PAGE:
Jun 17 — Aug 20, 2010
Featuring work by: John J. O’Connor
Fleisher/Ollman is pleased to present drawings, paintings, collages and select sculptures by John J. O'Connor. Also on view will be intimate, patterned paintings and a wall-sized digital print by Kate Abercrombie.
John J. O'Connor creates works that meander through a complex course. From a starting point in personal data (the artist's weight), chance (the roll of a die or winning lottery numbers) or statistics (the largest peaks and falls in the history of the U.S. stock market, or results from a Gallup poll concerning public confidence in the government), O'Connor's works, made from graphite, colored pencil, paint and found materials, are composites of quirky decisions, seemingly illogical tangents and obscure codes that end in a practice that is as much an homage to visualizing information as it is to pure abstraction. While giving form to formless information and pattern to seemingly patternless data, the artist simultaneously gives abstract mark-making some quantitative and measurable meaning.
Throughout his process, the artist clearly follows a highly personal logic and openly borrows from the major artistic movements of the last century: the Modernist belief that flatness kills illusion and reveals truth, moments of Abstract Expressionistic paint application, Pop Art's use of signs and symbols, Op Art's perceptual experience and patterning, the role of an artist's body and chance in Performance, and Conceptual Art's creation of pictorial images driven by non-visual information.
Today's headlines, a political speech, a statistical graph or even the physical attributes of the paper on which the artist draws become coded line, color, shape and text, a translation that at once makes the source material more visible and less legible. O'Connor's unique hybrid of bewildering data, far-flung references, mind maps, invented systems, and pseudo- scientific research make the panoply of information embedded in each drawing rarely accessible and impossible to decode. What is apparent to the viewer who attempts to read the work is scattershot surfaces with abrupt shifts, disjointed areas, visual tangents and spindly bits of text that, despite their discordant nature, become a single expression of many complex thoughts, aesthetically mimicking the non-visual material that served as the starting point.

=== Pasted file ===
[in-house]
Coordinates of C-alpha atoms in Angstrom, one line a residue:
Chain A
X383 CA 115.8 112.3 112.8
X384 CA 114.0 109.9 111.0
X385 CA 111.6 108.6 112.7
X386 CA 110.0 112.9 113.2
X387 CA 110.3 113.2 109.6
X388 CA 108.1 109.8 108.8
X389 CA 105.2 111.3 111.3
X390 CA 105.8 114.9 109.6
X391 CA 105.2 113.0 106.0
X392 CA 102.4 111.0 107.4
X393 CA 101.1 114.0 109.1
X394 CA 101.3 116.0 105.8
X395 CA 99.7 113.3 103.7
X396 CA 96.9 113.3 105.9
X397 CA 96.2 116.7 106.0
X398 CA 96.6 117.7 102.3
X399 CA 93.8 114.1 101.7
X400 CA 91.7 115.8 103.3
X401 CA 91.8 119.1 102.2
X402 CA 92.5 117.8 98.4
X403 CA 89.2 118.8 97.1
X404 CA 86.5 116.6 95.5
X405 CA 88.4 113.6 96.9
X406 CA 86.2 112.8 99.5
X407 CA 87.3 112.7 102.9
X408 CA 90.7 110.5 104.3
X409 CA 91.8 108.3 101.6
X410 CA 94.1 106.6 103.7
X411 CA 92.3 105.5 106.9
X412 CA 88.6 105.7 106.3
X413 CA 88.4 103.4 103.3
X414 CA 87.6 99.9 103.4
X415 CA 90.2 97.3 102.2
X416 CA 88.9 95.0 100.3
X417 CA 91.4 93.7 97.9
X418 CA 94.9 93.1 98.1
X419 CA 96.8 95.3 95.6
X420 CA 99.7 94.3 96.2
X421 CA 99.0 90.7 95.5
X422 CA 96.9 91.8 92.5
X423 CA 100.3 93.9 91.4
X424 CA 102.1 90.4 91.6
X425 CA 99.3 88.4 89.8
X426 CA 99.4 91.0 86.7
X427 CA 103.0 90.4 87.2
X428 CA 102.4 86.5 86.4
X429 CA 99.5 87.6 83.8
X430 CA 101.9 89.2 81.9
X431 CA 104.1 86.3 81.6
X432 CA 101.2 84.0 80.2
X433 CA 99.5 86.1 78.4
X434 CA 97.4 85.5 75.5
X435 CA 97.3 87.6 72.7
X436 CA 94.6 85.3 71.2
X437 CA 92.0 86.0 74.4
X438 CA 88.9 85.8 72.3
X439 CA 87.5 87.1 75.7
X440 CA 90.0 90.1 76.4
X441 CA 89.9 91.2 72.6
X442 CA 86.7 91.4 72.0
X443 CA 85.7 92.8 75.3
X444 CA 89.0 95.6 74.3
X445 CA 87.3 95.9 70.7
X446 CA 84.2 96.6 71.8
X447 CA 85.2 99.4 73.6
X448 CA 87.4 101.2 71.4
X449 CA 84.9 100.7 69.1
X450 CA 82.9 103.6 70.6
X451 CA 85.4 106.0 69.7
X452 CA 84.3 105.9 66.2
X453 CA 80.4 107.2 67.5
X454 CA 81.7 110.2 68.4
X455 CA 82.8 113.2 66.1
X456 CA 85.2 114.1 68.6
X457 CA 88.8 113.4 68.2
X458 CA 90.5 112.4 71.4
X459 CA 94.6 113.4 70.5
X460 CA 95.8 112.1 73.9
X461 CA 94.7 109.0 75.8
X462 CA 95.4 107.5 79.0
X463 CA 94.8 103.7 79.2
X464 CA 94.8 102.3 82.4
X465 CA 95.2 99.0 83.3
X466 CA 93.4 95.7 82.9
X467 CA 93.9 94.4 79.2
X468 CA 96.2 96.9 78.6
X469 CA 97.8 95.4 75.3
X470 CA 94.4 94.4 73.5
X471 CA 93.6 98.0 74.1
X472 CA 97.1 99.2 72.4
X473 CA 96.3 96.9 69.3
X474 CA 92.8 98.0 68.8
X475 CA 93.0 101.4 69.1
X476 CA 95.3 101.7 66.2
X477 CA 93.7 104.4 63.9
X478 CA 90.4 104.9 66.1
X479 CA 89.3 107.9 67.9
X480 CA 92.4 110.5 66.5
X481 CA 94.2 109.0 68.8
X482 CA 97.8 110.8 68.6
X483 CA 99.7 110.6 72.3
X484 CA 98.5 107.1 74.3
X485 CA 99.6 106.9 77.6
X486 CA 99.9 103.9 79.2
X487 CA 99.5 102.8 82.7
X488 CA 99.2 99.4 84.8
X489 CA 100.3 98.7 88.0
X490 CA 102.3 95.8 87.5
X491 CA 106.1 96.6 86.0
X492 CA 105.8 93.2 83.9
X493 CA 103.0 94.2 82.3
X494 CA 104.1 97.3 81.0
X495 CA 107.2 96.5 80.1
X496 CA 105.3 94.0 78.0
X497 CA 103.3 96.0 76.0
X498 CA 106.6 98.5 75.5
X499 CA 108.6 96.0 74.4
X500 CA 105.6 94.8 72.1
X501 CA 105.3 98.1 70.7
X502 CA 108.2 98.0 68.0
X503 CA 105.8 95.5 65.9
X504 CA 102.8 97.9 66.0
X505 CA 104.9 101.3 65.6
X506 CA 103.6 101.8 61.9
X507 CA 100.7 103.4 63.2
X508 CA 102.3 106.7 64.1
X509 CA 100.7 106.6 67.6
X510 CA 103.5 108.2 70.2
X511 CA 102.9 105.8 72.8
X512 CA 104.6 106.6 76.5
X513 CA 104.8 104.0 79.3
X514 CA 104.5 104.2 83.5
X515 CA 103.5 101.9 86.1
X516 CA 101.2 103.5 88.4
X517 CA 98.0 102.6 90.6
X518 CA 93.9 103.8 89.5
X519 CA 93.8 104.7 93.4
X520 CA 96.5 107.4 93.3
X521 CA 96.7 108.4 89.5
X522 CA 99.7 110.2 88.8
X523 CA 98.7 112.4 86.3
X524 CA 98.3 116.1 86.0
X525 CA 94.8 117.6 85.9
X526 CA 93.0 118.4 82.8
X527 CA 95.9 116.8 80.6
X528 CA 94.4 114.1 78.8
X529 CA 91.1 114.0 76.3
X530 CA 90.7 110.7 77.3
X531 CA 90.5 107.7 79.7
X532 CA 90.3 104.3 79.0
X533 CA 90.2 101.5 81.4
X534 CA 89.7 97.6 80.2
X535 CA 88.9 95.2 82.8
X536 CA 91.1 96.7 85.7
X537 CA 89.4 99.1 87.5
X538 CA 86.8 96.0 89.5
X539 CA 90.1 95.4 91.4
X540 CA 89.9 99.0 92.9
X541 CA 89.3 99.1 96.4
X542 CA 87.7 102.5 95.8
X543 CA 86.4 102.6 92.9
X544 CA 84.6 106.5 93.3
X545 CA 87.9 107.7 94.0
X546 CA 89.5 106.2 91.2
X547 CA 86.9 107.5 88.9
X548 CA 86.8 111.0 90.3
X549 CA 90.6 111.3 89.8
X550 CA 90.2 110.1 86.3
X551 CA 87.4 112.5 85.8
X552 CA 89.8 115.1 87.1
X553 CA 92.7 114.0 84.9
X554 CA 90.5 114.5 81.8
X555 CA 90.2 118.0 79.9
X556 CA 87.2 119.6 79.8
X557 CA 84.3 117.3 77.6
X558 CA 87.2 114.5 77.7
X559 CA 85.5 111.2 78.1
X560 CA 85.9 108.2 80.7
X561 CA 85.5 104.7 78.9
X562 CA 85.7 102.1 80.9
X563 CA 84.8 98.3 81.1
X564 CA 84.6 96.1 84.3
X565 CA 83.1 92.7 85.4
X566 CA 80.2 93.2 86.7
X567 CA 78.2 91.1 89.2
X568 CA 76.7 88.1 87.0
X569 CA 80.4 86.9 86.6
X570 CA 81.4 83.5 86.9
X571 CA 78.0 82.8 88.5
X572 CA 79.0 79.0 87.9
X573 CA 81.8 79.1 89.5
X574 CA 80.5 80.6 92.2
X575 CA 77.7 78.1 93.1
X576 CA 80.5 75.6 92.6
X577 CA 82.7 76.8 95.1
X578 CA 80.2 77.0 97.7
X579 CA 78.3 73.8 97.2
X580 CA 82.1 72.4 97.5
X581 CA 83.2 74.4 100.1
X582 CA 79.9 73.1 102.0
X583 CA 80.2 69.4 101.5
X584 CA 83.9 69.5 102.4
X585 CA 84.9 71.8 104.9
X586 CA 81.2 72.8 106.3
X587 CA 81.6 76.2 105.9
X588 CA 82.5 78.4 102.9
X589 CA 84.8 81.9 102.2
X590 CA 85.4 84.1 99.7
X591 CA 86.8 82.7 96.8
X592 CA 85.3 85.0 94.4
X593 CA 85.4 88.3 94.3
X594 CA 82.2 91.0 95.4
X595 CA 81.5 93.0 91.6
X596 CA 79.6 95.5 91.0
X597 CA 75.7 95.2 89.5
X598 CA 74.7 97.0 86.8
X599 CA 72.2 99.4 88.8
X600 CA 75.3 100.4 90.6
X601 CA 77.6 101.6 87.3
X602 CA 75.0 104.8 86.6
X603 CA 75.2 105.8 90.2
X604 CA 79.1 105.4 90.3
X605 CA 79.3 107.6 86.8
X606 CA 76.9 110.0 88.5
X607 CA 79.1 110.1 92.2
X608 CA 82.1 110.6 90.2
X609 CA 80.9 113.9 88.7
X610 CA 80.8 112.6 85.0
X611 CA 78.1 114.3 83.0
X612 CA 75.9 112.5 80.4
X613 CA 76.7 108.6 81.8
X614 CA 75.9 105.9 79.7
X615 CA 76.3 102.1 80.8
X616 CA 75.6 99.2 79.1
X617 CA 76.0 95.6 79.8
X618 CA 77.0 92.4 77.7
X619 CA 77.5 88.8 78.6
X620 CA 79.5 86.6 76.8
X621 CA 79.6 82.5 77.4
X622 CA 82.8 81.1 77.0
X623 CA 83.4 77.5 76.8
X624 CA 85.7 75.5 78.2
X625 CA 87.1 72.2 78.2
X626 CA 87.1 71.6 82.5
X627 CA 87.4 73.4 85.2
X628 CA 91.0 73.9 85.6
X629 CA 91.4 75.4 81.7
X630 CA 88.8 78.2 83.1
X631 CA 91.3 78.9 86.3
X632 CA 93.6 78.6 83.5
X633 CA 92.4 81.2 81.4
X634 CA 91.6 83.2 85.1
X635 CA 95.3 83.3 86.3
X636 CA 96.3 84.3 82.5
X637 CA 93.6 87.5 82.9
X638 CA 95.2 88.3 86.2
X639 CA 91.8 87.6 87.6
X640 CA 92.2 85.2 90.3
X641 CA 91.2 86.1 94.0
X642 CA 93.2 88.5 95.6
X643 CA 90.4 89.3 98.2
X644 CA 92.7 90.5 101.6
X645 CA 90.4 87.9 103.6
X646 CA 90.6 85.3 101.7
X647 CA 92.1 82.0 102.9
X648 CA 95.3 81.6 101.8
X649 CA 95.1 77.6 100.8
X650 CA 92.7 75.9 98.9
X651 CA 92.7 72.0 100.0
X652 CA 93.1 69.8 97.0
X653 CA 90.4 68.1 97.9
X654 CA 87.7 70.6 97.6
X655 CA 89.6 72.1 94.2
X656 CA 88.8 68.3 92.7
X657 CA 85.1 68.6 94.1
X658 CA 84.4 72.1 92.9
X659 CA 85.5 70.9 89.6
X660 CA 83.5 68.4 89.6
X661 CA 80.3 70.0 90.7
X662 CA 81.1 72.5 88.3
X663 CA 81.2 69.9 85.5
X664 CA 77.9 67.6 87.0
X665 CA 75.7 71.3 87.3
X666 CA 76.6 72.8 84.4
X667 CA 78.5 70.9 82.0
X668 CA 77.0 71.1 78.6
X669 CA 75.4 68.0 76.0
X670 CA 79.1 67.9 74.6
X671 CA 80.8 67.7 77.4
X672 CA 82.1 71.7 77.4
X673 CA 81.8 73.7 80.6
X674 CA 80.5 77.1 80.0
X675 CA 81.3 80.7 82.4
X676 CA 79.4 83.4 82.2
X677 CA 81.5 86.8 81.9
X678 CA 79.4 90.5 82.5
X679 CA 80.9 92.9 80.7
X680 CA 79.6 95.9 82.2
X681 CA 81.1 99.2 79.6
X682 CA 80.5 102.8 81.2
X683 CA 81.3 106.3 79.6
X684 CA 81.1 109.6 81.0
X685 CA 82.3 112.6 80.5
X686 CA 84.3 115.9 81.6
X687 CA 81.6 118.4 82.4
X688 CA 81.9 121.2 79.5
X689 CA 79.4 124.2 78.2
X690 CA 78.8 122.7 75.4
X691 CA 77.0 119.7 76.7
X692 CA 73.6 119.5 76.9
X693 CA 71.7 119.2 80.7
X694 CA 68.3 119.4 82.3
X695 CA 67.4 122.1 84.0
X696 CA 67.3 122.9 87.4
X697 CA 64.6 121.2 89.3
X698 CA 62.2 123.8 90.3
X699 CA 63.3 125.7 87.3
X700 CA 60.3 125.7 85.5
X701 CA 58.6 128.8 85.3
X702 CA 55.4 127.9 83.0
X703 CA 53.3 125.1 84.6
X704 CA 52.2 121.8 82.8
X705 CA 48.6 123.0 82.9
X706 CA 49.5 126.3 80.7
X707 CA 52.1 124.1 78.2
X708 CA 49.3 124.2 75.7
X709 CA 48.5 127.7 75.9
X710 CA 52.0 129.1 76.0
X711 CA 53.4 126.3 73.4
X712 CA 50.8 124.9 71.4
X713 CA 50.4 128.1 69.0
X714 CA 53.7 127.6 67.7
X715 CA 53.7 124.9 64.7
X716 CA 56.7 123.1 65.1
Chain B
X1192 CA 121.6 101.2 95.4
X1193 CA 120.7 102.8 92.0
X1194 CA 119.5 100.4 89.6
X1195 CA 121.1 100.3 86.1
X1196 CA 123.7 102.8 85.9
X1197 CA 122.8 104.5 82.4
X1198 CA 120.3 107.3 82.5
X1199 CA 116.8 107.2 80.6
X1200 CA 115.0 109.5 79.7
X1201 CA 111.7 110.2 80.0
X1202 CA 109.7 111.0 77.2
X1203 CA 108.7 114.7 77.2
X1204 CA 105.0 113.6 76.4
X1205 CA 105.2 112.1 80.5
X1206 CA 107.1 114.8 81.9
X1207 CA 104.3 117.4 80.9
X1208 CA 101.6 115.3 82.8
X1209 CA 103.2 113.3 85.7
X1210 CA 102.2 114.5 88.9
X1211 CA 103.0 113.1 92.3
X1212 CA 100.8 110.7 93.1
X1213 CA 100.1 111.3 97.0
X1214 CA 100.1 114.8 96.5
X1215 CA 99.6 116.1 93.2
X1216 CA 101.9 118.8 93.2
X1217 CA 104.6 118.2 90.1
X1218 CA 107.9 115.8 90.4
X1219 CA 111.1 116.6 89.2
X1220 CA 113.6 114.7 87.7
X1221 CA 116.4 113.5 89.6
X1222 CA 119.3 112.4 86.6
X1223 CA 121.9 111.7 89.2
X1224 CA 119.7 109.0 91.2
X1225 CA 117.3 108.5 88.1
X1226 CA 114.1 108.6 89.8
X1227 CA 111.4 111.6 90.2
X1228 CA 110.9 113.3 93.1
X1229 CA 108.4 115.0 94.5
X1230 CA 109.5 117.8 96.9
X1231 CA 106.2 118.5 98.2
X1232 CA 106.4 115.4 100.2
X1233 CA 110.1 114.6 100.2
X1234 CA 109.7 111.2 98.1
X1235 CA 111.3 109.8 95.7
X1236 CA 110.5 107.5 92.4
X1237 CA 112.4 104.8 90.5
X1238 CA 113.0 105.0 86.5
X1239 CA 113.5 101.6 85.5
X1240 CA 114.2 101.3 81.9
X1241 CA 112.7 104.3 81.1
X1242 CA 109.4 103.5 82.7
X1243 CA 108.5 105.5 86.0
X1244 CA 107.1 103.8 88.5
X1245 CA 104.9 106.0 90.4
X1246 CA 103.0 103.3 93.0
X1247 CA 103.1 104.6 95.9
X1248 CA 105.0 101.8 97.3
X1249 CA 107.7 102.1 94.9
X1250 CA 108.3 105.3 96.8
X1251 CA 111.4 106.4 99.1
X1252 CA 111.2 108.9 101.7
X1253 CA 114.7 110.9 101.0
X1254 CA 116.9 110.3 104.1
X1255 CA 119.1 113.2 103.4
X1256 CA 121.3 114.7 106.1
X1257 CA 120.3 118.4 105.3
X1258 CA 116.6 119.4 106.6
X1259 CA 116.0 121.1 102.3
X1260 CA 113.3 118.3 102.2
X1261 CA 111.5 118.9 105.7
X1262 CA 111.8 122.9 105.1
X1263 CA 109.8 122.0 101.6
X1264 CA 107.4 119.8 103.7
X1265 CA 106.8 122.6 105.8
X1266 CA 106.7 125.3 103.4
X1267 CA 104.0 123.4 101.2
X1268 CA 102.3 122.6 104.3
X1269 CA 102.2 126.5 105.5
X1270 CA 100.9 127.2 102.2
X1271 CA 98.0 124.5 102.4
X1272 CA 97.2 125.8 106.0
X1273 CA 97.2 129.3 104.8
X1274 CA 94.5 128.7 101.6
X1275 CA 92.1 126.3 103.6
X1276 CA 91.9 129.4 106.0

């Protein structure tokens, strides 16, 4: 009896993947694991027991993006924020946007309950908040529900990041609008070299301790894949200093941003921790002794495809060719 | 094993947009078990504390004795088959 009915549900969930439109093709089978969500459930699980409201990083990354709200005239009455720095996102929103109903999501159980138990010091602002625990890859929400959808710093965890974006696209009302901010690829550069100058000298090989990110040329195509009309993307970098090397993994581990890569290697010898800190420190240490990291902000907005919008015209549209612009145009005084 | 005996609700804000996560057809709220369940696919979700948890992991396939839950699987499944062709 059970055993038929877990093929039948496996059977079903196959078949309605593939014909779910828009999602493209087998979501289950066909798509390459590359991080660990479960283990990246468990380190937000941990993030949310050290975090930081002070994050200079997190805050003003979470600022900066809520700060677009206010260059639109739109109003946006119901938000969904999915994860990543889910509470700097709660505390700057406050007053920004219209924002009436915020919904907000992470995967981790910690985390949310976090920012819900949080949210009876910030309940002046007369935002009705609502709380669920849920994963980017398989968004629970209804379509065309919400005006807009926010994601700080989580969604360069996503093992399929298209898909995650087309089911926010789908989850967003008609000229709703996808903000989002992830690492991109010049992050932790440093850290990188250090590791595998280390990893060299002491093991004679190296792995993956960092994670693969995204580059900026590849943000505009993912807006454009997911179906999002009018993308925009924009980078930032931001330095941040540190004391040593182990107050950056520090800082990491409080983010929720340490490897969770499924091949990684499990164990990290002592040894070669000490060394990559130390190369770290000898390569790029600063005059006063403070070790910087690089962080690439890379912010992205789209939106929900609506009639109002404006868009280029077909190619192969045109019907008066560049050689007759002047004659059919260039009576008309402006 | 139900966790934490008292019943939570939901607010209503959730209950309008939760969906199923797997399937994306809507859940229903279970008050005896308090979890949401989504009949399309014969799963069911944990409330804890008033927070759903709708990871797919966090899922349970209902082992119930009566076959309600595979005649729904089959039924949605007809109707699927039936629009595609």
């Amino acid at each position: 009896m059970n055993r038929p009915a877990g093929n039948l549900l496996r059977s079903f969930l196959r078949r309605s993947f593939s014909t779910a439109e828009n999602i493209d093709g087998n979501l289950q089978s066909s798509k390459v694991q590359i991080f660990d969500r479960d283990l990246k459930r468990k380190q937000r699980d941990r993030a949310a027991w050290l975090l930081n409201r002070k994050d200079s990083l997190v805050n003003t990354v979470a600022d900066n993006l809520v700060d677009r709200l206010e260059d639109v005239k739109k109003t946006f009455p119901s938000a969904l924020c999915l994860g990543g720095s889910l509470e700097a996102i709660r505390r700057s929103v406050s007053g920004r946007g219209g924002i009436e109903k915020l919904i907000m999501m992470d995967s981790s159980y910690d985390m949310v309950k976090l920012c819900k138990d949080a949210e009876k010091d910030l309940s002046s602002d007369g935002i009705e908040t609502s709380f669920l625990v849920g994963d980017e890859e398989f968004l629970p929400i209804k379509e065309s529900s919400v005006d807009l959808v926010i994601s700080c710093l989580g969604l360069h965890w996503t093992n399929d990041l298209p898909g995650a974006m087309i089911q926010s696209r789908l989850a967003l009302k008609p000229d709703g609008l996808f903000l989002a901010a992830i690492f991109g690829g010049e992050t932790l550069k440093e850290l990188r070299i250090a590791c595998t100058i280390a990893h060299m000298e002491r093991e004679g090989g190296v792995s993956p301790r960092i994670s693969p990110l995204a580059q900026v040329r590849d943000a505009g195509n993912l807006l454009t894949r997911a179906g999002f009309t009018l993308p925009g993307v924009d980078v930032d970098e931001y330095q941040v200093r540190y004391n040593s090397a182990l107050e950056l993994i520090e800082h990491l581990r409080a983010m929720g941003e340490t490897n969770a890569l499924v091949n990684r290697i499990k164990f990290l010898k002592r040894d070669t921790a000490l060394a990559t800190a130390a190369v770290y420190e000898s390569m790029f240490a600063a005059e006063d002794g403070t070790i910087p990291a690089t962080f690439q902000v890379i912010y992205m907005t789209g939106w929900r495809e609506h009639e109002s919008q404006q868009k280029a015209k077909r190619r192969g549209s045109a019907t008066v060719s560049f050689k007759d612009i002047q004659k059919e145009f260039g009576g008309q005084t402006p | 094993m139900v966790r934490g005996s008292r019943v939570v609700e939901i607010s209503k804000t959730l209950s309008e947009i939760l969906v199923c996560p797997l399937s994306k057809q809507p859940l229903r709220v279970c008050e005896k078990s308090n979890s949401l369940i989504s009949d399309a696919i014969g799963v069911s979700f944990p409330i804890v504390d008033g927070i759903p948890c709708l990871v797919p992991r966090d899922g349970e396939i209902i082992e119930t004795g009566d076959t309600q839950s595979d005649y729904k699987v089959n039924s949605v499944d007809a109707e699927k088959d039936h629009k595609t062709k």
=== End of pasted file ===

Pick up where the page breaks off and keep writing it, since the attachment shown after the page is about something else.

On view in C'OD(e)R will be large scale colored pencil works on paper, among them Apophis, the artist's visualization of a prediction by NASA scientists that an asteroid will strike the Earth in the year 2036, and A Revolution, which is based on phrases used by a hypnotist. Also to be included are a selection of new sculptures and a floor drawing based on tracings of the counties with the highest and lowest incidences of poverty, education, living standards, and migration, according to the 2006 U.S. Census.
John J. O'Connor received a Master of Fine Arts and Master of Art History from Pratt Institute in 2000. He attended the Skowhegan School of Painting and Sculpture in that same year, and has received a New York Foundation for the Arts grant in painting, and the Pollock- Krasner Foundation grant. In 2008, O'Connor had a solo exhibition at Pierogi Gallery in Brooklyn, titled "Flannel Tongue," and another at Martin Asbaek Projects (Copenhagen). Upcoming exhibitions include a three-person exhibition at The Lab (Dublin, Ireland), and a solo show in the spring at Pierogi (Brooklyn). The artist's work was recently reproduced in Esopus Magazine, Psychedelic - Optical and Visionary Art from the 1960's (MIT Press), and MOMA's catalogue of recently acquired works on paper. He recently presented his work inconversation with Fred Tomaselli at the New Museum, and his work is included in the collections of the Museum of Modern Art , Whitney Museum of American Art, Weatherspoon Museum, Southern Methodist University, and New Museum of Contemporary Art.